In X, a color is defined by a set of three numeric values, representing intensities of red, green, and blue. Red, green, and blue are referred to as the primary hues. A colormap is a list of colors, each indexed by an integer pixel value. Each entry in a colormap is called a color cell. Raster graphics displays store pixel values in a special screen hardware memory. As the screen hardware scans this memory, it reads each pixel value, looks up the color in the corresponding cell of a colormap, and displays the color on its screen.
The colormap abstraction applies to all classes of visual types supported by X, including those for screens which are actually monochrome. For example, :gray-scale screens use colormaps in which colors actually specify the monochrome intensity. A typical black-and-white monochrome display has a :static-gray screen with a two-cell colormap.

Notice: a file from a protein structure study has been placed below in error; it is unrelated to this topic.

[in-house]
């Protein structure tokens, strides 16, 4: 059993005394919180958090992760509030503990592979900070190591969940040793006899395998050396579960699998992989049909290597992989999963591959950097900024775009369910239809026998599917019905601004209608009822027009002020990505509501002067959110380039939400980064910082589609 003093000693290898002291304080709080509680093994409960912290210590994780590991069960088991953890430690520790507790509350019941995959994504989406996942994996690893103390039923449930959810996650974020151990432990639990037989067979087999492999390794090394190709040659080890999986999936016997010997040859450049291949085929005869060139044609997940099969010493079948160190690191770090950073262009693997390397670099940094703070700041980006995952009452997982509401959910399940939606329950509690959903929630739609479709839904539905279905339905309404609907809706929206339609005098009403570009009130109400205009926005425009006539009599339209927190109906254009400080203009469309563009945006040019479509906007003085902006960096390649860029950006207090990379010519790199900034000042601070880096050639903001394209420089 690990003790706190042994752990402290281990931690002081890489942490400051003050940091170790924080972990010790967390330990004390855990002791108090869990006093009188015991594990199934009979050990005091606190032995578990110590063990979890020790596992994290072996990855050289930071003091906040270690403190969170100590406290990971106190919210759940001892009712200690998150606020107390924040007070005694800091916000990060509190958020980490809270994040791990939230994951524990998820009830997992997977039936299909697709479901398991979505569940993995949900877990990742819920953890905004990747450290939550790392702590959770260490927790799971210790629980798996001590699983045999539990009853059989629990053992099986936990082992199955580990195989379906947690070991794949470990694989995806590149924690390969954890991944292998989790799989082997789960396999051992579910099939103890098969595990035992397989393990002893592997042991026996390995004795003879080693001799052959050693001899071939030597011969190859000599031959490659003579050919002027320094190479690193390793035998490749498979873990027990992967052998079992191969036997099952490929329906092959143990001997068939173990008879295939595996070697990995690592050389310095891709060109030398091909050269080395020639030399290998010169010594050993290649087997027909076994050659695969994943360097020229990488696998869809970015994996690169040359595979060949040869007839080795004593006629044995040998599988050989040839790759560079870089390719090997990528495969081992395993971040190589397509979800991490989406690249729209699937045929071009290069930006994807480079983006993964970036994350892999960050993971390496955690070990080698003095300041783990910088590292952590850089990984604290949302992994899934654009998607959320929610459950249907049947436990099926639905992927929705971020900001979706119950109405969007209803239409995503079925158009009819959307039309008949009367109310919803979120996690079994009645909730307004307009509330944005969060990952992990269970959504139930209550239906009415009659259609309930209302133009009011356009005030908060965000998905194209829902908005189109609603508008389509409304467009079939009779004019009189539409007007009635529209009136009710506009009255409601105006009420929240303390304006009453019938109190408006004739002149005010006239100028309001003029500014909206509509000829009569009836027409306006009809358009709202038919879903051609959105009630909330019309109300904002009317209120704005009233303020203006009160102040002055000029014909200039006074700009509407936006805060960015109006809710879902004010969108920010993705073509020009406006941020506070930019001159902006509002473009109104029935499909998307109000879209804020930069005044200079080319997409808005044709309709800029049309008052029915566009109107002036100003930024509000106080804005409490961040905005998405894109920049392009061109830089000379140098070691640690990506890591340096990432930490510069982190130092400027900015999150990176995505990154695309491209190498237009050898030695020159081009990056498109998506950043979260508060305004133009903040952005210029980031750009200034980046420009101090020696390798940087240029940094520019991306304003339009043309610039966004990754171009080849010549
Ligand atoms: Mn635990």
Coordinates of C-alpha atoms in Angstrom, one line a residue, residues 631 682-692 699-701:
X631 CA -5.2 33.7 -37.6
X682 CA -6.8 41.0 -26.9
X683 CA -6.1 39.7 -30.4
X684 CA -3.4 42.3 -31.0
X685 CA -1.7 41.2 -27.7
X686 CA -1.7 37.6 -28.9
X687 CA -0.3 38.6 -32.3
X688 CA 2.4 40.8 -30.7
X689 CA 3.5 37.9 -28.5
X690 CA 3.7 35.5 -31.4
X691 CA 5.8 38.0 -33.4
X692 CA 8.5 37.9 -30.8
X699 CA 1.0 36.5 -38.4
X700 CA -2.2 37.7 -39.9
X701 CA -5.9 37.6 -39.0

The following list describes how pixel values and colormaps are handled for each visual class.
A pixel value is decomposed into separate red, green, and blue subfields. Each subfield indexes a separate colormap. Entries in all colormaps can be changed.
A pixel value indexes a single colormap that contains monochrome intensities. Colormap entries can be changed.
A pixel value indexes a single colormap that contains color intensities. Colormap entries can be changed.
Same as :pseudo-color, except that the colormap entries are predefined by the hardware and cannot be changed.
Same as :gray-scale, except that the colormap entries are predefined by the hardware and cannot be changed.
Same as :direct-color, except that the colormap entries are predefined by the hardware and cannot be changed. Typically, each of the red, green, and blue colormaps provides a (near) linear ramp of intensity.
CLX provides functions to create colormaps, access and modify colors and color cells, and install colormaps in screen hardware.